Date of Award


Degree Type


University or Center

Atlanta University (AU)

Degree Name



Political Science

First Advisor

Professor Lawrence E. Noble Jr.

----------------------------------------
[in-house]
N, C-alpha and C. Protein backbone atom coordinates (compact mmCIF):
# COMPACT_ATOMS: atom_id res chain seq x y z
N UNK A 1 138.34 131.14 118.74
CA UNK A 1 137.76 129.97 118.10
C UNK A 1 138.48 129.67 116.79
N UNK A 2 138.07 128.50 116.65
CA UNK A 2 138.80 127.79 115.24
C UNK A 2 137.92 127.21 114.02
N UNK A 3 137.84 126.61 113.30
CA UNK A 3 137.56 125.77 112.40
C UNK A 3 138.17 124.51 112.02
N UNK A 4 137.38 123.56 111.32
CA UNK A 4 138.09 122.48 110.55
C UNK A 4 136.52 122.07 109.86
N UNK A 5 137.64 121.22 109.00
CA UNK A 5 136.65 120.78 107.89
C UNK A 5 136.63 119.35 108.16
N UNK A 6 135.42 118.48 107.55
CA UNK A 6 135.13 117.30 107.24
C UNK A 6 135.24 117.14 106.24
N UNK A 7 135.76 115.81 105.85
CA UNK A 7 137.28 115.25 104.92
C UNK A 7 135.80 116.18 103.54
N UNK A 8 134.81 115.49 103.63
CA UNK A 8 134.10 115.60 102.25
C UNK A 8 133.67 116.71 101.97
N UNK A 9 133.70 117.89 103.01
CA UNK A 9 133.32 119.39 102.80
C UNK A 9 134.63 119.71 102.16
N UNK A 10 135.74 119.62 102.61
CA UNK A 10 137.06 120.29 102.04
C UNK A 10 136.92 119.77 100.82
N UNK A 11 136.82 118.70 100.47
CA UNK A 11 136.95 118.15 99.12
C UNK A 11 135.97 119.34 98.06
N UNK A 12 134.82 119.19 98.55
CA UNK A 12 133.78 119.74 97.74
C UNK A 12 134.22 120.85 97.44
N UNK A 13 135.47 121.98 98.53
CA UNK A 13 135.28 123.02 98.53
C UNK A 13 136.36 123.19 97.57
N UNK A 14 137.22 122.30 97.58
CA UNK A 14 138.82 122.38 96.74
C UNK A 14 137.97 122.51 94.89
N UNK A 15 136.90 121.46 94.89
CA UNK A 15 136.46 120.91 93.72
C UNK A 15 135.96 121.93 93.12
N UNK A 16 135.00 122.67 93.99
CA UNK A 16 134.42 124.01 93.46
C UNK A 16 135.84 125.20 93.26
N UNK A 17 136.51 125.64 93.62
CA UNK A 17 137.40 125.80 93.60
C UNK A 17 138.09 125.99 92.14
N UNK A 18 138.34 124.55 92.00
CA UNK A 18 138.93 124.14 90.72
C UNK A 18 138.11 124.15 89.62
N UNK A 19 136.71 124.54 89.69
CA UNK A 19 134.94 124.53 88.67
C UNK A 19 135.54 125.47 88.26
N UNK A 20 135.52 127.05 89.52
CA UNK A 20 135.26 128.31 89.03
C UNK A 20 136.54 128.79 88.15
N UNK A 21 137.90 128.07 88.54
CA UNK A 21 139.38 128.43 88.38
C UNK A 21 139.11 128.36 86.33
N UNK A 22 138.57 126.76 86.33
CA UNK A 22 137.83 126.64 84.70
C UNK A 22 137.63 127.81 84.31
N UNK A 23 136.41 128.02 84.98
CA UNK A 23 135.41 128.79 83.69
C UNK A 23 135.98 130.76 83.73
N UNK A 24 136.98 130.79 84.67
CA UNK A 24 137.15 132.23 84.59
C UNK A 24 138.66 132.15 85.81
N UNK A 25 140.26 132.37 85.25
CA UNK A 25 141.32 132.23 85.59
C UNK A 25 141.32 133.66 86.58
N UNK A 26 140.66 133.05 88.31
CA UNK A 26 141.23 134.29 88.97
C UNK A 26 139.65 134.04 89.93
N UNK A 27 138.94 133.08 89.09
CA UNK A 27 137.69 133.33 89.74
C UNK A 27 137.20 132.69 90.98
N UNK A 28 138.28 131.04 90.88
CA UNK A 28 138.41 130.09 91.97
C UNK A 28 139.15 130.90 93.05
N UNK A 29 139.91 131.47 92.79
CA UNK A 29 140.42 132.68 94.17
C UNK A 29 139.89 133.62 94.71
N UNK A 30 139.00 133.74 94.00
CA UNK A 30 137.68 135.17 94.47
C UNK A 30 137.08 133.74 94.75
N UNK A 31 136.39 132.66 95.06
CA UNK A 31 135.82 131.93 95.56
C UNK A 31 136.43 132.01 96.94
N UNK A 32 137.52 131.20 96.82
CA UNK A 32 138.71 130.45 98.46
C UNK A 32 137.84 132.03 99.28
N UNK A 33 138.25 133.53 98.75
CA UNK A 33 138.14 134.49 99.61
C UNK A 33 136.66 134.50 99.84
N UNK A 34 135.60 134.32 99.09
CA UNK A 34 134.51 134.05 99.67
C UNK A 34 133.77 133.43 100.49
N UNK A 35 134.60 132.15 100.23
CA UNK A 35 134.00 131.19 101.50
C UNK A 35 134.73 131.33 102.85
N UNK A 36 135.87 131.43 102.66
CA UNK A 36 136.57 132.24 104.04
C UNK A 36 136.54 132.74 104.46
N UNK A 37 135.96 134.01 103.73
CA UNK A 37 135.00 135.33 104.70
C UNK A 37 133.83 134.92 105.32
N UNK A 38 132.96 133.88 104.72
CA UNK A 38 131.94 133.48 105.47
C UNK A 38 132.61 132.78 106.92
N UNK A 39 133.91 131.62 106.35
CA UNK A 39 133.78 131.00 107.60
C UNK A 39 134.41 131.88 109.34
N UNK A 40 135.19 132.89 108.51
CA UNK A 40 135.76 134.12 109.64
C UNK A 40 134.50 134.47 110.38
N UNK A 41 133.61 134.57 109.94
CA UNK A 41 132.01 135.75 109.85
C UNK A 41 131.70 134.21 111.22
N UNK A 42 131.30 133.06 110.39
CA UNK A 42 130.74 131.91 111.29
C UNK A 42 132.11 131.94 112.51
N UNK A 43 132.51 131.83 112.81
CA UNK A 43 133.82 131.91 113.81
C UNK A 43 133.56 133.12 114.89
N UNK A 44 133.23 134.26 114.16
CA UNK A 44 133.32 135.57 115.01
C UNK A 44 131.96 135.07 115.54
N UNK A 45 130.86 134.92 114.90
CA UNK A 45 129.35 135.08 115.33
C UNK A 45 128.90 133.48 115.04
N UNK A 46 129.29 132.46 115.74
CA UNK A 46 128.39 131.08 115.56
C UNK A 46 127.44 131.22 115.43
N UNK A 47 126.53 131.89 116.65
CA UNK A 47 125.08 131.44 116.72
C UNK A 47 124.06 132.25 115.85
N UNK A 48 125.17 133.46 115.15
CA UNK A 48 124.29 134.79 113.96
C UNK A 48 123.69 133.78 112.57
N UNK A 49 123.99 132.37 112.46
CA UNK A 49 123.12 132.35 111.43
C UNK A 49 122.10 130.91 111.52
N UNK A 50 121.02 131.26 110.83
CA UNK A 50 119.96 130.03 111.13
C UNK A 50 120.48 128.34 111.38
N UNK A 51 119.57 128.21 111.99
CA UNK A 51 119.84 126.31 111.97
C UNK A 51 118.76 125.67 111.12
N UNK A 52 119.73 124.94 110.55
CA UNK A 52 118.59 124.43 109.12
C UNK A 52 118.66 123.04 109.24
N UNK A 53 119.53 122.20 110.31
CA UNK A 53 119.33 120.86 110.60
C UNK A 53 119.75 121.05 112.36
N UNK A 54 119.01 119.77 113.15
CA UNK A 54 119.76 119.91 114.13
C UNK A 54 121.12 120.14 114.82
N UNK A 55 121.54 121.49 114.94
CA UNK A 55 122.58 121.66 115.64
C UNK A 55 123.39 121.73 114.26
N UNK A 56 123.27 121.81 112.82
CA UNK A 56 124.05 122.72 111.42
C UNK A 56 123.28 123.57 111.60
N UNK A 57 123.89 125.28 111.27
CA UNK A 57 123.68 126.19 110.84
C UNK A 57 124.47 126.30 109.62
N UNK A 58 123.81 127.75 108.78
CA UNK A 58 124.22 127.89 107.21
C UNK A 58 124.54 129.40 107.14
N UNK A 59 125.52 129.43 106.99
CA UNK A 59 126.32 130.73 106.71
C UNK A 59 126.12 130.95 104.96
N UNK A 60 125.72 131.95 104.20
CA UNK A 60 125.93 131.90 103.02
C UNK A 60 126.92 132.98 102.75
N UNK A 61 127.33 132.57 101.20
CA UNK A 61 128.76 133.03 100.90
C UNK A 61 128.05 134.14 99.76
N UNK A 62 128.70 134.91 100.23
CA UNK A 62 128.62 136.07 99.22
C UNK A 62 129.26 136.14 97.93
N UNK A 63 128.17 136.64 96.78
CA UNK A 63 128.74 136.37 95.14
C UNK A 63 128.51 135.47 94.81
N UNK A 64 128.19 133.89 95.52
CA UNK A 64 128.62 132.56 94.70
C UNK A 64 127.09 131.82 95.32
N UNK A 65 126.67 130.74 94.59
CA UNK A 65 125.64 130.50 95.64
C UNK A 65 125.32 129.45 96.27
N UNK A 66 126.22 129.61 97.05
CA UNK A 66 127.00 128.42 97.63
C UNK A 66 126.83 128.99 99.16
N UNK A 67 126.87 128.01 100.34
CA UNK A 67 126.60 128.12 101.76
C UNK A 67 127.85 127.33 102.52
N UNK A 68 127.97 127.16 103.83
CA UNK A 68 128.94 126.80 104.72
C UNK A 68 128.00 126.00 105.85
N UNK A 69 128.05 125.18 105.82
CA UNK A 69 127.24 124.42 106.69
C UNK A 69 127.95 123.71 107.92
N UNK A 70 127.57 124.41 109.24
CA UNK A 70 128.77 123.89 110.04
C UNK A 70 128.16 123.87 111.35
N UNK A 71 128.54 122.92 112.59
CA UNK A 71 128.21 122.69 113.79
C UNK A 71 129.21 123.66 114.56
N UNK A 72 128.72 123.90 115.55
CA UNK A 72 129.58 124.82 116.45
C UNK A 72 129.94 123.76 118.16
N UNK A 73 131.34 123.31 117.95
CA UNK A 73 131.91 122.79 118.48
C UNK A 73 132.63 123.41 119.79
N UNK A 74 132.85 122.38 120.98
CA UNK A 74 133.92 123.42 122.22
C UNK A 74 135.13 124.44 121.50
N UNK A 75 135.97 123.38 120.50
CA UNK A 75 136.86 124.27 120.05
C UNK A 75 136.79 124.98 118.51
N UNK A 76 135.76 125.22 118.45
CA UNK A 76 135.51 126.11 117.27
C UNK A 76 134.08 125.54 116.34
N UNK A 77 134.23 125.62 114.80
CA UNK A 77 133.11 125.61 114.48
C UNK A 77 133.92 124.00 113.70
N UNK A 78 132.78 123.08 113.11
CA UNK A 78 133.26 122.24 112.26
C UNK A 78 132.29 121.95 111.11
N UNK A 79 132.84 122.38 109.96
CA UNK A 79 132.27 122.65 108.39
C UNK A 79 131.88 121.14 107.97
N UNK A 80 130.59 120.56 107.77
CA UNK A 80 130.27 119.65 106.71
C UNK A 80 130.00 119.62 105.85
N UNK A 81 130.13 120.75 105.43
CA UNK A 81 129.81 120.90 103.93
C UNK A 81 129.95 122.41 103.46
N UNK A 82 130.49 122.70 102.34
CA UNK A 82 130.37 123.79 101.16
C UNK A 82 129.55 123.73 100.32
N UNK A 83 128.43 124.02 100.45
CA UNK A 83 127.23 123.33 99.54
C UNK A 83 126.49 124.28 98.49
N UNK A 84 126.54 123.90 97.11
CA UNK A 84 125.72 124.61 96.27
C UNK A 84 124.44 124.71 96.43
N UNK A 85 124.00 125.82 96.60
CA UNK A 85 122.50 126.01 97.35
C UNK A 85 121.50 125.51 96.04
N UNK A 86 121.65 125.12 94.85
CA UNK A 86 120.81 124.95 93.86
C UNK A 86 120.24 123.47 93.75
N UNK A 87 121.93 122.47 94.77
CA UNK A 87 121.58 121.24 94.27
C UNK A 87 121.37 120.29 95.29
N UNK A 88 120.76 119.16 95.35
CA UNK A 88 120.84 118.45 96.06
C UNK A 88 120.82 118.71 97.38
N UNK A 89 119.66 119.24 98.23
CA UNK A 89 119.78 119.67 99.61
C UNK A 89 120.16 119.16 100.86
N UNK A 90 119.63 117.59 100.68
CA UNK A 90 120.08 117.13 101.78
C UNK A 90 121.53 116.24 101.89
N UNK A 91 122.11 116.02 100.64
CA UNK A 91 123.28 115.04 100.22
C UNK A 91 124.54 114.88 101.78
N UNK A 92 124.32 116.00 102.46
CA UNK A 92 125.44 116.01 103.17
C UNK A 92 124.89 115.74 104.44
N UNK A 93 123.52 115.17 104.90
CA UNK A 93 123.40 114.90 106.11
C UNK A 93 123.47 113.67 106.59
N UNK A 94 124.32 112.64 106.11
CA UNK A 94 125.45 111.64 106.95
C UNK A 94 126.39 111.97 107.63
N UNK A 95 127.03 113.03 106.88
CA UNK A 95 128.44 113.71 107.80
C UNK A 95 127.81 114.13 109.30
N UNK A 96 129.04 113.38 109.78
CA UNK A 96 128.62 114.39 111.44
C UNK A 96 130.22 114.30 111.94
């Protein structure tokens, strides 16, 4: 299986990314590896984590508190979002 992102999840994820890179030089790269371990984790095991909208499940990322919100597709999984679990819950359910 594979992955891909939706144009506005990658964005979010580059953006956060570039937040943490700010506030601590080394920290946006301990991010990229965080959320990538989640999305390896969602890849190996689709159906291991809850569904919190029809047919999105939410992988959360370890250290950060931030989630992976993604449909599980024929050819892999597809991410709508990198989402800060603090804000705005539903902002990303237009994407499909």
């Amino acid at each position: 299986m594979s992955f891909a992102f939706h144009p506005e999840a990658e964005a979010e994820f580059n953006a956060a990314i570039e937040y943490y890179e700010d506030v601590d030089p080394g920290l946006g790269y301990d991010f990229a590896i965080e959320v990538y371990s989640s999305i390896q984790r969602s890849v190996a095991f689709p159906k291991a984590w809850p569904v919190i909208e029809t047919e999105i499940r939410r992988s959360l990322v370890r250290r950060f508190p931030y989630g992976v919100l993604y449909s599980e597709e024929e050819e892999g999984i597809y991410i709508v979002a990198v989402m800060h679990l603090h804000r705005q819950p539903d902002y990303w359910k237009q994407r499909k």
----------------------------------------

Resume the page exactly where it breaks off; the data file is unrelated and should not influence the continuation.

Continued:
The main objective of this thesis theme is to examine a facet of the political science discipline, viz., judicial process and its relationship to the trial by jury concept, i.e., jury selection and representation in a particular locale. Thus, the locus for this intricate project will be a jury composition study of the Charlotte-Mecklenburg County, North Carolina jury pool for two biennium periods, 1976-77 and 1980-81, at the Twenty-Sixth Judicial District for the State of North Carolina. That is, to compare the socio-demographic characteristics of the total population of Charlotte-Mecklenburg to those persons who served in the jury pool in Charlotte-Mecklenburg for the years, 1976-77 and 1980-81, to evaluate fair and equitable jury representation. The method and technique(s) employed to accomplish the objective of the thesis theme can be comparmentalized into two parts, viz., empirical and non-empirical. In the latter situation, the information will be of a secondary nature and discerned from a content analysis approach. In the empirical phase, data was collected from a jury composition study and survey sampling methodology. And, of course, the data was analyzed by way of statistical hypothesis testing and mathematical probability. The conclusion to be drawn from the empirical dimension of this study is that of eight socio-demographic variables examined in this study to determine fair jury representation, for race, for 1976-77, the alternative hypothesis of a difference was confirmed; but for 1980-81, the null hypothesis of no difference was confirmed. For gender, in both periods, the hypothesis of no difference would stand. For the other categories as income, occupation, age and education, for 1976-77, the alternative hypothesis of difference would stand. Thus, there was not wholesale underrepresentation in the jury pools of Charlotte-Mecklenburg for Bienniums 1976-77 and 1980-81. In the nonempirical phase, it has to be concluded that within all judicial territories and districts across the nation, in order to make concrete and practical the abstract idea of trial by jury in Anglo-American law, a jury selection system framework is established and regulated by constitutional and statutory enactment. In order to make this scheme workable, source(s) or list of eligible persons is sine qua non to its existence; but to ensure that such source(s) reflect adequately and appropriately the community from which they are drawn, certain constitutional standards and mathematical or quantitative tools are often employed to ensure compliance. The management of public affairs is no less poignant in the judicial arena, i.e., judicial process, than, say, in the executive or legislative branches of government. For this reason alone, knowledge of jury selection processes and procedure, and, in turn, jury representation warrants serious attention as it affects and effects the citizenry at large and public policy, to bridge the gap of the ideal versus the reality.